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New York Knicks NBA Mock Draft Roundup

Leading up to the 2020 NBA Draft, we will update our New York Knicks Mock Draft Roundup showing picks for the New York Knicks from several prominent sites and draft analysts.

The following are picks in recent mock drafts for the Knicks:

NBA Draft Room, Updated: 6/17
6. Deni Avdija, Israel
27. Desmond Bane, TCU

Deni is a creative offensive player who likes to get downhill and make plays off the dribble. If his 3pt shooting pans out he could be a star at the next level. Knicks fans will probably boo this pick but Deni is the BPA at this point in the lottery.

One of the most efficient players in the country and a deadly 3pt shooter but lacking top end athleticism.

The Rookie Wire, Updated: 6/16
7. Obi Toppin, Dayton
27. Vernon Carey, Duke

Obi Toppin won the Naismith and Wooden awards as the top college player in the country. Much like if Edwards went to the Hawks, being selected by the Knicks would be a homecoming for Toppin, a New York native. While he has not fared well defensively, that would be less of a liability when paired with defensive stud and rim protector Mitchell Robinson in the frontcourt. Meanwhile, Toppin was the most prolific dunker in the nation and can be a high-flying sensation fit for showtime at Madison Square Garden.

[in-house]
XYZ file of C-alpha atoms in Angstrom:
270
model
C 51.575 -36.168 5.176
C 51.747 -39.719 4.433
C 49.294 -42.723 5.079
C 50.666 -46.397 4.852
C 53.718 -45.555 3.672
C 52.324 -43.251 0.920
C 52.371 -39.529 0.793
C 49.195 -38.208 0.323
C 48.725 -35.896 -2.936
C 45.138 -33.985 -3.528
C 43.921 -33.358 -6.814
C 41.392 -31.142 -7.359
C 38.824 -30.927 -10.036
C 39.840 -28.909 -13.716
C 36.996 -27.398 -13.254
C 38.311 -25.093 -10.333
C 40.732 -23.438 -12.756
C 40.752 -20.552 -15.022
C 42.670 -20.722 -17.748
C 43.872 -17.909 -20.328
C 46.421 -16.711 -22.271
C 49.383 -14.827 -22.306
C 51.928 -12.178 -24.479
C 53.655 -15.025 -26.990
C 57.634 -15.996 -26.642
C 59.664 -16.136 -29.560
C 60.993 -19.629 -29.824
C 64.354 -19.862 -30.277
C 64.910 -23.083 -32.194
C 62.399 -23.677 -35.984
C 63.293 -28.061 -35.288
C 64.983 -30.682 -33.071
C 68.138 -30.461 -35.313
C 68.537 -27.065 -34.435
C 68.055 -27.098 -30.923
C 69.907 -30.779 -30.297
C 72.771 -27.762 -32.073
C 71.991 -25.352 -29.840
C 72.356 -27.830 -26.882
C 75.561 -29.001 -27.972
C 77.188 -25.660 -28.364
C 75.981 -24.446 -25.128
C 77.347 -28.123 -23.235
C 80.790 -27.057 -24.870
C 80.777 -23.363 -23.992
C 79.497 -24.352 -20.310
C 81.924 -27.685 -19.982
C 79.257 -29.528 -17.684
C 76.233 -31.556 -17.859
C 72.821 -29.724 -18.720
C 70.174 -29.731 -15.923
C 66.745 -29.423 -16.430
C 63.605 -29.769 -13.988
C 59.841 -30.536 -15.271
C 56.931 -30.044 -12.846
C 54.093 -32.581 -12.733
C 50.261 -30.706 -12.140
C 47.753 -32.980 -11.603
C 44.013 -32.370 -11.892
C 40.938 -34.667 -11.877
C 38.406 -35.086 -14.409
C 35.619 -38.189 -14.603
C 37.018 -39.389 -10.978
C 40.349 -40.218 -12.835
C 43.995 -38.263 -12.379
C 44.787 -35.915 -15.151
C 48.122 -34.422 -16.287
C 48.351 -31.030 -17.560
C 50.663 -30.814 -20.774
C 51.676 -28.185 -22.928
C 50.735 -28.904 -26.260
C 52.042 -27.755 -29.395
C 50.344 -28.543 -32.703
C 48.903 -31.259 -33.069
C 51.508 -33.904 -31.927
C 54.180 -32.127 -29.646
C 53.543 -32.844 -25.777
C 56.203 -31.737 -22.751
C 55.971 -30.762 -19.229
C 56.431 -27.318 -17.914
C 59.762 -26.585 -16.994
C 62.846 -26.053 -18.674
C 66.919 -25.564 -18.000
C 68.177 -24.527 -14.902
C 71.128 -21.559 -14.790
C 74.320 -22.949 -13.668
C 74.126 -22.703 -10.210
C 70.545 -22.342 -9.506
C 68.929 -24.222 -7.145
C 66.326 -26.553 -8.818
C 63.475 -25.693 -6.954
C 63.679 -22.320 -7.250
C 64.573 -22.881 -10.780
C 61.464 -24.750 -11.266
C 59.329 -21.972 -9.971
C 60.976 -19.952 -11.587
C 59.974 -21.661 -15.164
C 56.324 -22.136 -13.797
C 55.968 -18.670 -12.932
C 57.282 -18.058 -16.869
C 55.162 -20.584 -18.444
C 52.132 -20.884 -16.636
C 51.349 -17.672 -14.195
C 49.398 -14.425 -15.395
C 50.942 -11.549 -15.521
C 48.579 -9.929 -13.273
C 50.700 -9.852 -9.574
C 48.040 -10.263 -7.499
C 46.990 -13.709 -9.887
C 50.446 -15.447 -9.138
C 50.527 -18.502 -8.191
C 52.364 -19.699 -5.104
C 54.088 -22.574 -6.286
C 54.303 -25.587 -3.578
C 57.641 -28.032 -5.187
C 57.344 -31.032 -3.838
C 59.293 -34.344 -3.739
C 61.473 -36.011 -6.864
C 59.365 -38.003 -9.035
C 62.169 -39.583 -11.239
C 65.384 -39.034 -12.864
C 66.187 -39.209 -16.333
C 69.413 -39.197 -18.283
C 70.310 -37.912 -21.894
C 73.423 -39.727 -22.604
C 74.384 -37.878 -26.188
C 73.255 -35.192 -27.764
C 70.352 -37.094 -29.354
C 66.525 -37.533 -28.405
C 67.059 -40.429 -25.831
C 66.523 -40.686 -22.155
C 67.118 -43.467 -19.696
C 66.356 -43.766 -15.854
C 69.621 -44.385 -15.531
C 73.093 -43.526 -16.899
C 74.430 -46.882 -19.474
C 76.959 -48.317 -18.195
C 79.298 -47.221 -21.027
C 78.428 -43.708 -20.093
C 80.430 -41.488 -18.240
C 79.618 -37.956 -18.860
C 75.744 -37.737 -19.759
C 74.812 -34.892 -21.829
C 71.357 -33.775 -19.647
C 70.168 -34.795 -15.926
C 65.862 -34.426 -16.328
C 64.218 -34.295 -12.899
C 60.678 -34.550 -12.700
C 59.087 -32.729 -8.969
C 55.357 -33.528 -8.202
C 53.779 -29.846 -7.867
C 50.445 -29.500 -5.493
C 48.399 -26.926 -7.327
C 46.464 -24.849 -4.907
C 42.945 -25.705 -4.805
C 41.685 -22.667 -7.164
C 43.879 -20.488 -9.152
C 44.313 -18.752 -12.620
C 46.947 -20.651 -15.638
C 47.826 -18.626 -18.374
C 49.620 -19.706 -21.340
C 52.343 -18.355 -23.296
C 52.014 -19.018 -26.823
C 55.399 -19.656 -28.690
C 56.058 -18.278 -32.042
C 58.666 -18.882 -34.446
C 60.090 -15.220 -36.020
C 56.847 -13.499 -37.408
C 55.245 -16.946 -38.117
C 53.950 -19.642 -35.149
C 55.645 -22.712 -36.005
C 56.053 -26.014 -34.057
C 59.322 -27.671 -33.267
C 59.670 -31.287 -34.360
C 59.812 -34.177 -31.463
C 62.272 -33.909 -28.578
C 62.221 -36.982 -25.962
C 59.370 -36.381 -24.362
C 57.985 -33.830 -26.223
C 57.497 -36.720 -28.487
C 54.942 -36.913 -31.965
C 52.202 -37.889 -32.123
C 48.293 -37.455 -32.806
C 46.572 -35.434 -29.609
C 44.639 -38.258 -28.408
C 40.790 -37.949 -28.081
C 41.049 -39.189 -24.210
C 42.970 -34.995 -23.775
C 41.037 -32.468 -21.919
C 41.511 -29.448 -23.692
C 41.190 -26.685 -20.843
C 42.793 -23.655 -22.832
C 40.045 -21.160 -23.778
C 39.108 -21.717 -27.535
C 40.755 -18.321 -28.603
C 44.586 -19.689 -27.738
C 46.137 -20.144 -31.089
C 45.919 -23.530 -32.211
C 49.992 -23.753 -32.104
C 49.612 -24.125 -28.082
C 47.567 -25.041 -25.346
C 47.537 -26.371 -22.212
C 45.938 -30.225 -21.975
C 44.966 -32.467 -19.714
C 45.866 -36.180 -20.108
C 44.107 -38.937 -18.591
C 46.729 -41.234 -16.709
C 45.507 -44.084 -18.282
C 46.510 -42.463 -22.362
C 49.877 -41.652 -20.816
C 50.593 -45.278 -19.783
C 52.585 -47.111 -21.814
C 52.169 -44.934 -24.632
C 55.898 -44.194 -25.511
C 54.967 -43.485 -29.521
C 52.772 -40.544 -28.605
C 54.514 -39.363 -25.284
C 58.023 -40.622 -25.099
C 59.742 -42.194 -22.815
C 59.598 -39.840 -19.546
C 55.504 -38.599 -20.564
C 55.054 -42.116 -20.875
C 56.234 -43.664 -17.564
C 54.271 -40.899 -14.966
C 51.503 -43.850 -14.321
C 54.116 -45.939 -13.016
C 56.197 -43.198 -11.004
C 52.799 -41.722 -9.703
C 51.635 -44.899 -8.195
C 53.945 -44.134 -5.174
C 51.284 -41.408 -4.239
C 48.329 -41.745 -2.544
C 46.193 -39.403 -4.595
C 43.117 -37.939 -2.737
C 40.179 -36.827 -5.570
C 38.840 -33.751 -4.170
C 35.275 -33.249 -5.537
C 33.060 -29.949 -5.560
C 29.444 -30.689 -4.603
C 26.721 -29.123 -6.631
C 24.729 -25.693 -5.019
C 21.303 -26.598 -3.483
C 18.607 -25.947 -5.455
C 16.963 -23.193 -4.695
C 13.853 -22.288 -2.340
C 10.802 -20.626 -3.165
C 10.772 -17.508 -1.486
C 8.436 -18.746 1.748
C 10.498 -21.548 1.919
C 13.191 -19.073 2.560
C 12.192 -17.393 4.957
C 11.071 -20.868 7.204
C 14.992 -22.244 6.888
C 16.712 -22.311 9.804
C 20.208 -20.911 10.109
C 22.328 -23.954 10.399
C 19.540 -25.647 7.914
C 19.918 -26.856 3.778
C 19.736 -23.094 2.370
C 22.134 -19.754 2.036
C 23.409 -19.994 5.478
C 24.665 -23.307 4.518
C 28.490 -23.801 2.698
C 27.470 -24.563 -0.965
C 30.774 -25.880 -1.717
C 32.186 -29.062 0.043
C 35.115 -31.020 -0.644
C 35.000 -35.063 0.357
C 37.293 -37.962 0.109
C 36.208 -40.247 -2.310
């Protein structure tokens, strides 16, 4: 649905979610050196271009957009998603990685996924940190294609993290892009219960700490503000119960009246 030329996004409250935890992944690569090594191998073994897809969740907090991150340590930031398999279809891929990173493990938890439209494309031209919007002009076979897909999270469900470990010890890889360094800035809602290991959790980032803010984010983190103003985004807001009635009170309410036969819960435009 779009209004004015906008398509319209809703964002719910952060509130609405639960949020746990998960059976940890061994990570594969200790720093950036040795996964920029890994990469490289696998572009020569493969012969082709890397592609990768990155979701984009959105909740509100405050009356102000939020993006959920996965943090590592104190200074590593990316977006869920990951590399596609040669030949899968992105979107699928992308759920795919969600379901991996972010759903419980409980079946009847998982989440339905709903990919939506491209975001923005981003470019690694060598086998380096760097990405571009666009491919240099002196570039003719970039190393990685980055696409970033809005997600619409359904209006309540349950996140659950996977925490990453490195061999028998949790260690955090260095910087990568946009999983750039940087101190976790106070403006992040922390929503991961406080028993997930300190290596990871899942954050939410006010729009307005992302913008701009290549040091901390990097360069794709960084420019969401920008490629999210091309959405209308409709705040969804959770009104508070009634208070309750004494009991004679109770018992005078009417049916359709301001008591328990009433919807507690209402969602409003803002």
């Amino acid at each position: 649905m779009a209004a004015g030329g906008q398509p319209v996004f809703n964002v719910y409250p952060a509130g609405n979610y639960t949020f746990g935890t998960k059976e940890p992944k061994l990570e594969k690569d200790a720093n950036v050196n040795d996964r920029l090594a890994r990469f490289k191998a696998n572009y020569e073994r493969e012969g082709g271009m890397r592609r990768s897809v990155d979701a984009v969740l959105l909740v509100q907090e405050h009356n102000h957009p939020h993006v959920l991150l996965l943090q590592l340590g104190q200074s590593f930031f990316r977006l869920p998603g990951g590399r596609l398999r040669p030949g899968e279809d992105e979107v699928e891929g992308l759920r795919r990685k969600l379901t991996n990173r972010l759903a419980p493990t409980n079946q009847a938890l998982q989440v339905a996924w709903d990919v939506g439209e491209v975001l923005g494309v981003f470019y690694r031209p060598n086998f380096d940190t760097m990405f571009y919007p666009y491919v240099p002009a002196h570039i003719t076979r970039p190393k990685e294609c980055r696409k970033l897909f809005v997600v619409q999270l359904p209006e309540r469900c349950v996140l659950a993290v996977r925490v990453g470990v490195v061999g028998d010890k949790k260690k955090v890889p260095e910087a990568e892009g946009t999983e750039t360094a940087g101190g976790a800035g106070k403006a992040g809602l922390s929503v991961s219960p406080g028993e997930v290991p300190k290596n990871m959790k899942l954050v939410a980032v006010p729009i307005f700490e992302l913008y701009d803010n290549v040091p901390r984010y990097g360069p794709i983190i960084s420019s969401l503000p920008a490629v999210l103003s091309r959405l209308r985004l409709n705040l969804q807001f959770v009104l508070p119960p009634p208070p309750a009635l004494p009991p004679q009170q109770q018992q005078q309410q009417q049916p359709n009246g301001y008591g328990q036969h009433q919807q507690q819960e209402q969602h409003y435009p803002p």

Vernon Carey averaged 17.8 points, 8.8 rebounds and 1.6 blocks per game this season, earning him USBWA National Freshman of the Year honors. Carey showed a decent shooting touch and was 8-for-21 (38.1%) from 3-point range, which means he might be more than just a post-up threat at the next level. Carey is too often found with his hands on his sides without an effort on defense. But the big man could provide immediate scoring from the bench as he often looked like the best player on the court for Duke.

College Basketball Talk, Updated: 6/15
6. Killiam Hayes, Ratiopharm Ulm
27. Jalen Smith, Maryland

Hayes is a flat-out terrific passer out of ball-screens, and the coaches at Ulm this past season knew as much. To put this into perspective, Hayes played 33 games for Ulm this past season and, according to Synergy's video logs, ended a possession by using a ball-screen 428 times. That's an averaged of 13 ball-screens per game. He played 25 minutes per game. Do the math, and Hayes played out of a ball-screen once every two minutes for the course of an entire season, and that only counts the possessions where those actions resulted in a shot or a turnover. That's insane. And given the direction the NBA is heading, the success that Hayes had in that kind of action is notable. As I mentioned, he is a terrific passer that can makes all of the reads when he is going to his dominant left hand. He can get to the rim, his floater is solid and he has the size (6-foot-5) to be able to see over defenses. Where he struggles a bit is when he is forced to go to his right. He also was an inconsistent three-point shooter, hitting just 29 percent while attempting more than three threes per game. The stroke doesn't look bad, and he has terrific feet and handle, creating all kinds of space for himself to get step-back jumpers off. The key is his jumper. If that comes around, if he develops into a guy that can play on or off the ball, he'll be a great pick up at No. 6. But that is a big 'if'.